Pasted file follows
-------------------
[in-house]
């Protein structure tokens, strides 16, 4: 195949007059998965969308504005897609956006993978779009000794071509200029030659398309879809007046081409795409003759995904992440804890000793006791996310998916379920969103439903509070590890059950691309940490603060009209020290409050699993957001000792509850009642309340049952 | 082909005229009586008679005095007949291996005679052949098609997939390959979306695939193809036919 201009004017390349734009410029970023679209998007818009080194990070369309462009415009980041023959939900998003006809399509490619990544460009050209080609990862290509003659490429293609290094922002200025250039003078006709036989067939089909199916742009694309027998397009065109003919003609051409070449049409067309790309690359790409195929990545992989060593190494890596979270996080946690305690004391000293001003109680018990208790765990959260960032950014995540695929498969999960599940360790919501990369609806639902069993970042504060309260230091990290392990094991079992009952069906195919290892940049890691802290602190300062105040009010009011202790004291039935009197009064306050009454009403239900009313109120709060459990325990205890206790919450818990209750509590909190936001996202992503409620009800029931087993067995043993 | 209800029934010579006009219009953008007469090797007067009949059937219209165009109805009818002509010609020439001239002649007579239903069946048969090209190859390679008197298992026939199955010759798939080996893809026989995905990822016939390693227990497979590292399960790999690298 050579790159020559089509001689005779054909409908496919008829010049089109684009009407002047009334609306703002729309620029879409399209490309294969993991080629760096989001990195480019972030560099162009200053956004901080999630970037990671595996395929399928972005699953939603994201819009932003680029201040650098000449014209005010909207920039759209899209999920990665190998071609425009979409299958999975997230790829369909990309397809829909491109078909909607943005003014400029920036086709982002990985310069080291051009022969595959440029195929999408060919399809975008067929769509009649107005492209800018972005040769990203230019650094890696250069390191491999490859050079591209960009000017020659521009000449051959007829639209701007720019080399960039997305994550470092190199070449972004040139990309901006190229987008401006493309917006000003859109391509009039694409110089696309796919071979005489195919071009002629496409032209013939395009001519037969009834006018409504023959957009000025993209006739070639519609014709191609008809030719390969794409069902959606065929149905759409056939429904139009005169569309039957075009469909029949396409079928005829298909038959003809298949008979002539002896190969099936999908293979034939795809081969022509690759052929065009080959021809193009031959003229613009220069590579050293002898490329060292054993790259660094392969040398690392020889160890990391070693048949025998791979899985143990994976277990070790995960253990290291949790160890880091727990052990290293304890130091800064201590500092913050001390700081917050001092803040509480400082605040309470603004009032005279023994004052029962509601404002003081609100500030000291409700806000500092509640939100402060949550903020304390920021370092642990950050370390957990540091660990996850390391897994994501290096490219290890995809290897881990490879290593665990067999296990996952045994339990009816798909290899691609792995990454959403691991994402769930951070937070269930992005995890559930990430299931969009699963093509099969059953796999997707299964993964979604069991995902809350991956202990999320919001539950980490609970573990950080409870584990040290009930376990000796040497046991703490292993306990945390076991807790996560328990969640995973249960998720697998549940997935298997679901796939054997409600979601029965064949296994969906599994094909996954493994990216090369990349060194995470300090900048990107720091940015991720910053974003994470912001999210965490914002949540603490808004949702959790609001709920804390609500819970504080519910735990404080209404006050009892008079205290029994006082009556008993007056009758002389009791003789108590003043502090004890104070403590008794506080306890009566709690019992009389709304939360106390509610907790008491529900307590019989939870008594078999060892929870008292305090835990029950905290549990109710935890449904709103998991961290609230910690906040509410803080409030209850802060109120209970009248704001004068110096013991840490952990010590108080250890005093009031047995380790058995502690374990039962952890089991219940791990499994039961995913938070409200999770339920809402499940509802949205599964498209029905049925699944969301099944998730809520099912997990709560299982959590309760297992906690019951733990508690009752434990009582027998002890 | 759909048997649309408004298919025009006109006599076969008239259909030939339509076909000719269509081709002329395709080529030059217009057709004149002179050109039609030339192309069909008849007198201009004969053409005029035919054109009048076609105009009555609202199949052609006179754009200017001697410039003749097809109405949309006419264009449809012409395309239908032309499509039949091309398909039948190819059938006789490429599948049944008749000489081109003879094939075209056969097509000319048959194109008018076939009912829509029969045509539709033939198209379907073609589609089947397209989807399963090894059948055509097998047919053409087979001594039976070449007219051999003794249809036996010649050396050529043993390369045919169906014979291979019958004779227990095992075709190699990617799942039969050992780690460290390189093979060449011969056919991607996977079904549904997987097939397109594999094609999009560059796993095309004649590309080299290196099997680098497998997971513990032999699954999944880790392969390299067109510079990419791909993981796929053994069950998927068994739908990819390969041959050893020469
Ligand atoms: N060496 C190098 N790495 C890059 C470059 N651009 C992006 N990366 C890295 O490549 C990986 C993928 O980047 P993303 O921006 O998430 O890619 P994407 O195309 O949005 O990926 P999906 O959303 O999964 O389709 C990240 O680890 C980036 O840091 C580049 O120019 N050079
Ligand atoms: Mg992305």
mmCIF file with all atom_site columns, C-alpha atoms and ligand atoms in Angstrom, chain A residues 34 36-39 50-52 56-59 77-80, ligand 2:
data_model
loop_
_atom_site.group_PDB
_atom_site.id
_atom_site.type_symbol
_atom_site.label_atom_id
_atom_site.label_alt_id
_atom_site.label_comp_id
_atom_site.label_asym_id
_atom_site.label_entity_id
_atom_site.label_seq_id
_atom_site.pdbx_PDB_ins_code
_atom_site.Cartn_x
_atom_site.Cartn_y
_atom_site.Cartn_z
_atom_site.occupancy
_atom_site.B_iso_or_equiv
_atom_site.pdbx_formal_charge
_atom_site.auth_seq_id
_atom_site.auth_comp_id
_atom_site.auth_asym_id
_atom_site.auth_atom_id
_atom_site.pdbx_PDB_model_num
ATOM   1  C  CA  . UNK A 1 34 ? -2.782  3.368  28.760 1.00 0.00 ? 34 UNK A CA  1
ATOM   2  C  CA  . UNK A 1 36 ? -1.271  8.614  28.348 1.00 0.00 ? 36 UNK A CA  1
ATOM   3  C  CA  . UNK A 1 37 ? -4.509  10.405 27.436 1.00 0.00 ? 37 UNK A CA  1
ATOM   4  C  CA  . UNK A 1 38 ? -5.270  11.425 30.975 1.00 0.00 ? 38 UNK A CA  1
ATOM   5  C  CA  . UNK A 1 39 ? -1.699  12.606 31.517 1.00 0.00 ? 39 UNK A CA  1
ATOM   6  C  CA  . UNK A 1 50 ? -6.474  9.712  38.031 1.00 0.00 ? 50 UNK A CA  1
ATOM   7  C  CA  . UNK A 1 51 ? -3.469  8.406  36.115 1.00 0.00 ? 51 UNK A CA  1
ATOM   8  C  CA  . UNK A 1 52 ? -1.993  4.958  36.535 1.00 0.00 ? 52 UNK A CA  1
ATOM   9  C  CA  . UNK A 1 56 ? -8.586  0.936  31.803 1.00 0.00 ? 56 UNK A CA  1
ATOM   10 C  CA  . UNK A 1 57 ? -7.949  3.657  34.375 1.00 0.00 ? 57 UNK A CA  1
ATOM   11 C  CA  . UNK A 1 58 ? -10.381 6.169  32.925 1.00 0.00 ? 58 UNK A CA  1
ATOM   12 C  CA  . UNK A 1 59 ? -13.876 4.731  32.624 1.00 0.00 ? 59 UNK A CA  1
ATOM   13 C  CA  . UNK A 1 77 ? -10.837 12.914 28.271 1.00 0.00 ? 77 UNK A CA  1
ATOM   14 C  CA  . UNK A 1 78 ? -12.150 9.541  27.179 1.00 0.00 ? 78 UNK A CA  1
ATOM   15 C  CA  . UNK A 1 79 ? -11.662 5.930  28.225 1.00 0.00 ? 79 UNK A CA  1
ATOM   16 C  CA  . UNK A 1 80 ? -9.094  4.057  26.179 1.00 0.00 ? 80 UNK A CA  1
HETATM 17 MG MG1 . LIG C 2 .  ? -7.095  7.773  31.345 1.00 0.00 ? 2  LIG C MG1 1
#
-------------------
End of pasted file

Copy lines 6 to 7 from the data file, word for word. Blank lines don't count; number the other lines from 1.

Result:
data_model
loop_